Trio decides it's a perfect day for pooling their resources.
Demonstrating the beauty of brown skin in its various subtle shades are Eartha Kitt, Jayne Kennedy, and Freda Payne, hanging poolside in Los Angeles and looking quite nice. If you're unfamiliar with who's who, we can also use the shades of their bikinis to identify them: Kitt is in orange, Kennedy is in black, and Payne is in yellow with killer abs. We bet she went through some payne in the gym to get those. This shoot resulted in a famous cover for the pop culture magazine Jet in July 1974, and says summer in a big way. See more of Kennedy here.
She's a lot more dangerous than she looks.
Claudia Jennings is back today, setting a lethal mantrap in this photo made for her 1974 guilty pleasure bayou adventure 'Gator Bait. The movie is what it is—a ridiculous piece of sexploitation-lite made to take advantage of landscape and bodyscape. And Jennings is what she is—an actress trying like hell to make a bad film better than it has any right to be. Mission accomplished—'Gator Bait is watchable. Not good, but watchable. You can read about it here.
They say you're only supposed to wear white at your first shooting, but you know what? Screw convention.
We last saw Jane Greer using a gun in a promo image we shared from the 1947 film noir classic Out of the Past, and here she is waving one around again in a shot made when she starred in 1949's The Big Steal, which reunited her with Out of the Past leading man Robert Mitchum. We haven't seen The Big Steal, but it's on the list now.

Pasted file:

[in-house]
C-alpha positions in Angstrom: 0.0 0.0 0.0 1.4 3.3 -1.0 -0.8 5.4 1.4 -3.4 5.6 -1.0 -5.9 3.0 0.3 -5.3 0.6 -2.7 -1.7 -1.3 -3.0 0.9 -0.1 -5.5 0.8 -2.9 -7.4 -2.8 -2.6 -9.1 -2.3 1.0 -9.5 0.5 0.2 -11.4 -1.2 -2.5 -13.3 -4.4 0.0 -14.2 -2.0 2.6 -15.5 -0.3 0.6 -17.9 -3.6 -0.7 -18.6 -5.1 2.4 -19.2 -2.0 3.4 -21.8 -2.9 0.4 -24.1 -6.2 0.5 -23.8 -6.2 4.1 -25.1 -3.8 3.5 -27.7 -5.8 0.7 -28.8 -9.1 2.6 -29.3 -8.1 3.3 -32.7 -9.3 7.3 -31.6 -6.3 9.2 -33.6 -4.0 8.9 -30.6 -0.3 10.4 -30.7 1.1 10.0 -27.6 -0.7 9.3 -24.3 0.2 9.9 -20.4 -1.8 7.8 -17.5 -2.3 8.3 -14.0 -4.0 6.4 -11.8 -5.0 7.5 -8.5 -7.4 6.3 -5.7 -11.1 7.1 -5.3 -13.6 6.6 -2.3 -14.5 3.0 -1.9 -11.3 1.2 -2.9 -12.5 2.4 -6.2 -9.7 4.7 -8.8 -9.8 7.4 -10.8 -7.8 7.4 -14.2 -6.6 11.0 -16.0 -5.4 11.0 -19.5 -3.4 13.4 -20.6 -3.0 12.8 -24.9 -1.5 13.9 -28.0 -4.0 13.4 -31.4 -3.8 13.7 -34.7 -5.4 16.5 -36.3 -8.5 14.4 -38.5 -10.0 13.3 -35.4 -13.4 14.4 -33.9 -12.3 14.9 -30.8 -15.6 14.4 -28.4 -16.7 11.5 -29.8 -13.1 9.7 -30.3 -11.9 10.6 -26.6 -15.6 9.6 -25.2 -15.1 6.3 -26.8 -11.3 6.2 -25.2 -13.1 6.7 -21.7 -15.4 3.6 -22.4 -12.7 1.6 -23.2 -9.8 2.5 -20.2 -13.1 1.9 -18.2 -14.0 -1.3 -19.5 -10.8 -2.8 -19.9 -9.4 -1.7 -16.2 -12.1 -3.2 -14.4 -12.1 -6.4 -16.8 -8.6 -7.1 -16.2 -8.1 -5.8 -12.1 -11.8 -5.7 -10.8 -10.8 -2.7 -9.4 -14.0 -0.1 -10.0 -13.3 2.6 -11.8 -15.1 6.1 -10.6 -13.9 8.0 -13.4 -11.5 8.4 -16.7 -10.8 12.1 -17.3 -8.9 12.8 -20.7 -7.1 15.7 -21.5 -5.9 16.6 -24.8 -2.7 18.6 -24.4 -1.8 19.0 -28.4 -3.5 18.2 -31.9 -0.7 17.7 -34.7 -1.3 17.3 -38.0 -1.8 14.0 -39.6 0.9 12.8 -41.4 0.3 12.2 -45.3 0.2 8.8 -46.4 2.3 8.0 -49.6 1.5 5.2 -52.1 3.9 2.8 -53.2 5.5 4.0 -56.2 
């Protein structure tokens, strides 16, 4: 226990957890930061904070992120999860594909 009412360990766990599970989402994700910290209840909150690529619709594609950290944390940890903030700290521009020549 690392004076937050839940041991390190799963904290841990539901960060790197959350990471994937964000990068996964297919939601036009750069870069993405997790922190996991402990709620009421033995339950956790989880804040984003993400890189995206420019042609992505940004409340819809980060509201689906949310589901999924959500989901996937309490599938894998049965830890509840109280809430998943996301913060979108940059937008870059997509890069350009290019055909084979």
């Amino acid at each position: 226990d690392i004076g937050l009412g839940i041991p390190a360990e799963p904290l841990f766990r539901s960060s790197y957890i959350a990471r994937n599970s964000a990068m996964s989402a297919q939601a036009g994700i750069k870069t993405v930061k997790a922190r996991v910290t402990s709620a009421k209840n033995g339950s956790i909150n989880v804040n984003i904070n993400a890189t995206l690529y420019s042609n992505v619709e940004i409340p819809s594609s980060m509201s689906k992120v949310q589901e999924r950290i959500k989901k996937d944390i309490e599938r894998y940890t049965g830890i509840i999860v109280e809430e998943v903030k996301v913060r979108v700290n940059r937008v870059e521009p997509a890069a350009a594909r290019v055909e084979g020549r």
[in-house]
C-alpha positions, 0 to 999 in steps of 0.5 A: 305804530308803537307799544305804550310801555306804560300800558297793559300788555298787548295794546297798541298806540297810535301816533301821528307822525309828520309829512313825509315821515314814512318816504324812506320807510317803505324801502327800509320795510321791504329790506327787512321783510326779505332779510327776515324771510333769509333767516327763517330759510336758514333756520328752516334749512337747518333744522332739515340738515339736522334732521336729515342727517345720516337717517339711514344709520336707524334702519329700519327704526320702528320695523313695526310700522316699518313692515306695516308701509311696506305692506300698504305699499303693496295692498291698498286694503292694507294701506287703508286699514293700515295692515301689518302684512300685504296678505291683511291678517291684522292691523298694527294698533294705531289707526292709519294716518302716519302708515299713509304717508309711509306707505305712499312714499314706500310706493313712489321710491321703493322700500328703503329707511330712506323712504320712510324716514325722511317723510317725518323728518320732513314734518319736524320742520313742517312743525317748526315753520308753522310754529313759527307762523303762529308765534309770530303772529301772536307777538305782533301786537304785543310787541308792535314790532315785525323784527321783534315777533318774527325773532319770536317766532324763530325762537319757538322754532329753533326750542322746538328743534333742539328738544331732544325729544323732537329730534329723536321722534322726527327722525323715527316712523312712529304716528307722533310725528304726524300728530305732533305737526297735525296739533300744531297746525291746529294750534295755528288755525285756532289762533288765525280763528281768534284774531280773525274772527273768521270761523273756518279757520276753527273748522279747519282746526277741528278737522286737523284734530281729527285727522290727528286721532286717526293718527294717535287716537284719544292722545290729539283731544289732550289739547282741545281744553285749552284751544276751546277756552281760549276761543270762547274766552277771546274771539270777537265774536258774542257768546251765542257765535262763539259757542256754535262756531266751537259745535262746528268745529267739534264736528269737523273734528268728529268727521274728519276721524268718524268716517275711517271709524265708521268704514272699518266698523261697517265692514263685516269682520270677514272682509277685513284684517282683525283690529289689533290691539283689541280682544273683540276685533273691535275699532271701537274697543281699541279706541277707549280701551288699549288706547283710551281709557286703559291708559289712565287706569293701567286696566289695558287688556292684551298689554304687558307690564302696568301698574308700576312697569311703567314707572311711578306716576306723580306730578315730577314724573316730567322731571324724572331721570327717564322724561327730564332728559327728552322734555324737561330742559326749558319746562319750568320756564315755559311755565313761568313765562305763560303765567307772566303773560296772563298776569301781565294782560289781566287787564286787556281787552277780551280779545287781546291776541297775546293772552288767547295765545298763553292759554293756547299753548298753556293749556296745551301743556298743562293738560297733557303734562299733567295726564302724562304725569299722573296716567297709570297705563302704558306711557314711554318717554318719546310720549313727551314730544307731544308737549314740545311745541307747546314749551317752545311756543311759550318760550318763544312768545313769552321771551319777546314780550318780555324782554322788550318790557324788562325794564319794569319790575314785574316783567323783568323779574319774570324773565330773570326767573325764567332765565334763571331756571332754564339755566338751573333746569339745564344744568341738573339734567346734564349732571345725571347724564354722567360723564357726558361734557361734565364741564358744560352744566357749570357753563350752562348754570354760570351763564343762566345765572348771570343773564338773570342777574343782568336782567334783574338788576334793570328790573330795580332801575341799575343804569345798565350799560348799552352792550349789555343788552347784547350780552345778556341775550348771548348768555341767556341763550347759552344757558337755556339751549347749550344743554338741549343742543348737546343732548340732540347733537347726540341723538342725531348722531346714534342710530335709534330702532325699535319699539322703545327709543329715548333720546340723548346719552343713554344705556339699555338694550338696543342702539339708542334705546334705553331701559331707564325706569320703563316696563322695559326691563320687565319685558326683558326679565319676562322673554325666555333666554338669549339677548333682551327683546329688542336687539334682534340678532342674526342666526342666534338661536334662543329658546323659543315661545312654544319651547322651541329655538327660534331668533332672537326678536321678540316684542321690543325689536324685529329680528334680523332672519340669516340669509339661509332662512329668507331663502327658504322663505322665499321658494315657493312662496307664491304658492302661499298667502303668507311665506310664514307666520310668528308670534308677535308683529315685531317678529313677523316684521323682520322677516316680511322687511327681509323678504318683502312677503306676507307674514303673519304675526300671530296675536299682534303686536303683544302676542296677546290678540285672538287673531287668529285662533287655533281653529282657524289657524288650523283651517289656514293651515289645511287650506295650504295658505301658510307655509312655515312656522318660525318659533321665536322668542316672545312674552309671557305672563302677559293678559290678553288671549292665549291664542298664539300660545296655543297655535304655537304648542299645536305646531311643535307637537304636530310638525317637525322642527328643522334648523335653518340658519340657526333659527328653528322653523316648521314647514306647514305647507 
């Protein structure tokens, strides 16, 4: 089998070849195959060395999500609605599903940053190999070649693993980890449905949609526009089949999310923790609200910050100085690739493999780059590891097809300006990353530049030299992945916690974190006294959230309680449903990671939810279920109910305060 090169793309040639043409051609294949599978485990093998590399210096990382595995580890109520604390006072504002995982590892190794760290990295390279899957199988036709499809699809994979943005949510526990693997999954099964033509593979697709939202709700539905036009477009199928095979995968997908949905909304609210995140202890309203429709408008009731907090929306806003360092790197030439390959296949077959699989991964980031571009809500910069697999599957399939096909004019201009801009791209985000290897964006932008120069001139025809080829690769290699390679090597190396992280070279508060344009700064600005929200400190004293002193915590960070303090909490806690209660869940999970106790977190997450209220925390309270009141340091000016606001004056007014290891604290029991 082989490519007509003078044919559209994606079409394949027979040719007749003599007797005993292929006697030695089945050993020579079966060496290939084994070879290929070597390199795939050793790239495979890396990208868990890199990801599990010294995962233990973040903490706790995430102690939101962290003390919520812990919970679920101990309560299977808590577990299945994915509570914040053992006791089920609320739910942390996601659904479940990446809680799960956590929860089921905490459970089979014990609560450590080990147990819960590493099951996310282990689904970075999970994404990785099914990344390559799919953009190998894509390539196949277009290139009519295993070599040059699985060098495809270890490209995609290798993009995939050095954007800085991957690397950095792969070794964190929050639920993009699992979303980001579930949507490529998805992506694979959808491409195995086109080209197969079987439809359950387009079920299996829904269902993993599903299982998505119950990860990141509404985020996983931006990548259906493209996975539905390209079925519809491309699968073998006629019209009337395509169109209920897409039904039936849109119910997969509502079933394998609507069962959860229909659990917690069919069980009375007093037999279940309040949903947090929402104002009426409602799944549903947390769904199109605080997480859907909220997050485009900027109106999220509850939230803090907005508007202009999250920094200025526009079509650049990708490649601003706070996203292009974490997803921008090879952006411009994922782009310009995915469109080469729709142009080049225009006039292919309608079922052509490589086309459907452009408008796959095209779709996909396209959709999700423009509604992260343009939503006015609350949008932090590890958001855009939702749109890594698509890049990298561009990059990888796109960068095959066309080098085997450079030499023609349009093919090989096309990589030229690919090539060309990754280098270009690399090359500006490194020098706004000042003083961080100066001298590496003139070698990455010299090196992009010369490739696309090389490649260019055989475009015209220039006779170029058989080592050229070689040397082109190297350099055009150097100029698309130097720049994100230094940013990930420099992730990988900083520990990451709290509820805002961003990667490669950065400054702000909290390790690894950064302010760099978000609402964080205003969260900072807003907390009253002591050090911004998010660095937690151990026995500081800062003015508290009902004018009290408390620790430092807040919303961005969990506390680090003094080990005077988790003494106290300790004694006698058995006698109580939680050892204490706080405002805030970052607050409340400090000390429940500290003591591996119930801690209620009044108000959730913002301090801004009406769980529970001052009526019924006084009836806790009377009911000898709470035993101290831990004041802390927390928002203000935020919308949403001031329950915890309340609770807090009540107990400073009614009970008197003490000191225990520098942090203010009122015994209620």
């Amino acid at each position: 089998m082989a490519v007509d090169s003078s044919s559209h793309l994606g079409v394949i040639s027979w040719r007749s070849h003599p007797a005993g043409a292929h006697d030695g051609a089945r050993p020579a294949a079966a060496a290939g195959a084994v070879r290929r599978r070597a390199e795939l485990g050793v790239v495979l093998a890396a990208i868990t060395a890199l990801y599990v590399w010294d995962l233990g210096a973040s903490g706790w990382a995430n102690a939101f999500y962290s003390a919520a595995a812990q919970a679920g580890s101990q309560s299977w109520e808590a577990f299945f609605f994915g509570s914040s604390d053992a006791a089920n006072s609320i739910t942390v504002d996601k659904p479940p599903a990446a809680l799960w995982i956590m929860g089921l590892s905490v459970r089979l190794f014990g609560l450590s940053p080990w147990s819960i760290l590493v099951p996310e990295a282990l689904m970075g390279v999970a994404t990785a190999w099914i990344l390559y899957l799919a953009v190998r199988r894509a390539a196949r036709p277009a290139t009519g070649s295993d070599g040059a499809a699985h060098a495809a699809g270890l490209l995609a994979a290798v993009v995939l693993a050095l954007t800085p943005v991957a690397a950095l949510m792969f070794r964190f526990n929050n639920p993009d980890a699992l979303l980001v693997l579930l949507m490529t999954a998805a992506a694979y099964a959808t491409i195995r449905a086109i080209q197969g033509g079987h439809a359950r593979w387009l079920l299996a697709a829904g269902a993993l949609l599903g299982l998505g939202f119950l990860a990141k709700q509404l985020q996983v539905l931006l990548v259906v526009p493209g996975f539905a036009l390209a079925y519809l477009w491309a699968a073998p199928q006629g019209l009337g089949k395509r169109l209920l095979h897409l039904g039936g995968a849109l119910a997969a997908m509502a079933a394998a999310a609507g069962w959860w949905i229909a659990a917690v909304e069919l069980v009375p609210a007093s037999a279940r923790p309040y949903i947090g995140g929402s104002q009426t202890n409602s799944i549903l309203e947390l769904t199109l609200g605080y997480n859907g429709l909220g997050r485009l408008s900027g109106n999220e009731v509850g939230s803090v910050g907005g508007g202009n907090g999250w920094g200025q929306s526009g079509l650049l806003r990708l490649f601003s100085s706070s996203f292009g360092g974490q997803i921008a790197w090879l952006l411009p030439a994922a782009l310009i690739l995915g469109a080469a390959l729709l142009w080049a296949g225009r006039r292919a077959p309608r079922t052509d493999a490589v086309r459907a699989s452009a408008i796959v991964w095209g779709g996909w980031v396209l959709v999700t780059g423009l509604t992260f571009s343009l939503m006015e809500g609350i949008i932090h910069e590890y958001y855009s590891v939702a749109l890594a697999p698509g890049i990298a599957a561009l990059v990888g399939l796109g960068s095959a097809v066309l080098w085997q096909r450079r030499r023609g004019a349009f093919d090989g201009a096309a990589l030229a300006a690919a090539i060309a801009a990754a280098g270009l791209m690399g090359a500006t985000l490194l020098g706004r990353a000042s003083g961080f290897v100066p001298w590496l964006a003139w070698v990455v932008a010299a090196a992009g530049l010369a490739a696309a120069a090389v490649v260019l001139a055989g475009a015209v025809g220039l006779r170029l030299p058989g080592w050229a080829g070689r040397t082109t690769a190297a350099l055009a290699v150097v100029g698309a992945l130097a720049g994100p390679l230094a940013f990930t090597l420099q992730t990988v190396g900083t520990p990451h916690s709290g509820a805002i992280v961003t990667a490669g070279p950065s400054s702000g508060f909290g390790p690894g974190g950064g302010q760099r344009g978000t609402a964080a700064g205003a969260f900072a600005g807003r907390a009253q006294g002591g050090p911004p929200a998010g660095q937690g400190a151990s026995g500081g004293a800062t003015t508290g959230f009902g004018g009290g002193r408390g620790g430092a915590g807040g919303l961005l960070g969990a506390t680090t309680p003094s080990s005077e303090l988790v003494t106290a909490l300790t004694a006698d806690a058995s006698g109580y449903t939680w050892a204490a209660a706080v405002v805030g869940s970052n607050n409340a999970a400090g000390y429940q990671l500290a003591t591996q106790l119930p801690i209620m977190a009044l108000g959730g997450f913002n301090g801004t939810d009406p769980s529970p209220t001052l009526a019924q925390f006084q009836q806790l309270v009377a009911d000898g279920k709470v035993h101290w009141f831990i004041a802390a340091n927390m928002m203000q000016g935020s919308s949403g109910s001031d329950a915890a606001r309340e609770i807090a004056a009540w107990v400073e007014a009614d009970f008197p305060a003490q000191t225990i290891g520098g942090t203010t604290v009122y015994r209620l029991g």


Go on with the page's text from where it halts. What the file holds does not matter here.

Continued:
My last lover died right here of sheer pleasure. But I can hear his spirit talking to me, and he says it was worth it.
Lana Turner strikes a highly unusual pose in this photo made she was filming Marriage Is a Private Affair in 1944. She actually does this in the movie. This exact pose. But it has no sexual overtones—at least it isn't supposed to. Turner is actually sick and complaining. As for us, we feel much better after seeing this shot.
With warmth and tender loving care you can grow anything.
Above are two photos of actress Monica Strebel, who was born in Switzerland but mostly appeared in Italian films. She also, like many actresses of her era, appeared in photo novels and posed nude in magazines, such as the French publication Io, which is where the above shots originated in 1969. Several of Strebel's films had amusingly unwieldy titles, among them 1970's La lunga notte dei disertori - I 7 di Marsa Matruh, aka Operation Over Run, and the 1971 giallo La bestia uccide a sangue freddo, aka Cold Blooded Beast. Perhaps her most notable role was in 1972's Racconti proibiti... di niente vestiti, aka Master of Love. We have a promo shot from it below. Strebel plays Death in the form of a naked woman, and she and star Rossano Brazzi run away together across an open field. They don't make 'em like that anymore.
*smack* *smooch* You're so beautiful. I'll follow you anywhere. What's your name again? Did you say Lady Death? That's weird but whatever... *nuzzle* *smooch*